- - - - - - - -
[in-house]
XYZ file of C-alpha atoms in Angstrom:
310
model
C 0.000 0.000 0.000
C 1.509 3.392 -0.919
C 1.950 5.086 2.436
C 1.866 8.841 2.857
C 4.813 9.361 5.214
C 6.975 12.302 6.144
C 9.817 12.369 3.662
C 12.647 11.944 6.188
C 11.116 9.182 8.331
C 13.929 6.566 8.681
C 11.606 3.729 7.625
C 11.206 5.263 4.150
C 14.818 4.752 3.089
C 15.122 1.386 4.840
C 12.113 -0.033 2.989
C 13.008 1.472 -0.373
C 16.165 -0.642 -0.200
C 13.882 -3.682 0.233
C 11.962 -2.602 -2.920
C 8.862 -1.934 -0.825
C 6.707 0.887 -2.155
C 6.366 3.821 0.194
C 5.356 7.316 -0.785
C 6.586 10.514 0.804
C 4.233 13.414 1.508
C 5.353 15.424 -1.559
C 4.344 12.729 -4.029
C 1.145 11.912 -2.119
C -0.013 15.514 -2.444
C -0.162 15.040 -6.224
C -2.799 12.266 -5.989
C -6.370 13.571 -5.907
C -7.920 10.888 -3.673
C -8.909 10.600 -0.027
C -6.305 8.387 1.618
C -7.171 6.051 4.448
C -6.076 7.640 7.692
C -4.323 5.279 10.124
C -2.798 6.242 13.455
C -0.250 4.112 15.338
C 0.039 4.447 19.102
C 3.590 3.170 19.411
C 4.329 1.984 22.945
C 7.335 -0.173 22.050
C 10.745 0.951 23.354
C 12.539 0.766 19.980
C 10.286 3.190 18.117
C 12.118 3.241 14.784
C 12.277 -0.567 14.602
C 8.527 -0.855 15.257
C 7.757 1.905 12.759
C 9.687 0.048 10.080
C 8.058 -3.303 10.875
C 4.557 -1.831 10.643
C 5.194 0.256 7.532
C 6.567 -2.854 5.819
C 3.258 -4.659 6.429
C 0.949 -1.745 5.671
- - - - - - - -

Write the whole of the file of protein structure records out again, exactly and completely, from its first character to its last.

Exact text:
[in-house]
XYZ file of C-alpha atoms in Angstrom:
310
model
C 0.000 0.000 0.000
C 1.509 3.392 -0.919
C 1.950 5.086 2.436
C 1.866 8.841 2.857
C 4.813 9.361 5.214
C 6.975 12.302 6.144
C 9.817 12.369 3.662
C 12.647 11.944 6.188
C 11.116 9.182 8.331
C 13.929 6.566 8.681
C 11.606 3.729 7.625
C 11.206 5.263 4.150
C 14.818 4.752 3.089
C 15.122 1.386 4.840
C 12.113 -0.033 2.989
C 13.008 1.472 -0.373
C 16.165 -0.642 -0.200
C 13.882 -3.682 0.233
C 11.962 -2.602 -2.920
C 8.862 -1.934 -0.825
C 6.707 0.887 -2.155
C 6.366 3.821 0.194
C 5.356 7.316 -0.785
C 6.586 10.514 0.804
C 4.233 13.414 1.508
C 5.353 15.424 -1.559
C 4.344 12.729 -4.029
C 1.145 11.912 -2.119
C -0.013 15.514 -2.444
C -0.162 15.040 -6.224
C -2.799 12.266 -5.989
C -6.370 13.571 -5.907
C -7.920 10.888 -3.673
C -8.909 10.600 -0.027
C -6.305 8.387 1.618
C -7.171 6.051 4.448
C -6.076 7.640 7.692
C -4.323 5.279 10.124
C -2.798 6.242 13.455
C -0.250 4.112 15.338
C 0.039 4.447 19.102
C 3.590 3.170 19.411
C 4.329 1.984 22.945
C 7.335 -0.173 22.050
C 10.745 0.951 23.354
C 12.539 0.766 19.980
C 10.286 3.190 18.117
C 12.118 3.241 14.784
C 12.277 -0.567 14.602
C 8.527 -0.855 15.257
C 7.757 1.905 12.759
C 9.687 0.048 10.080
C 8.058 -3.303 10.875
C 4.557 -1.831 10.643
C 5.194 0.256 7.532
C 6.567 -2.854 5.819
C 3.258 -4.659 6.429
C 0.949 -1.745 5.671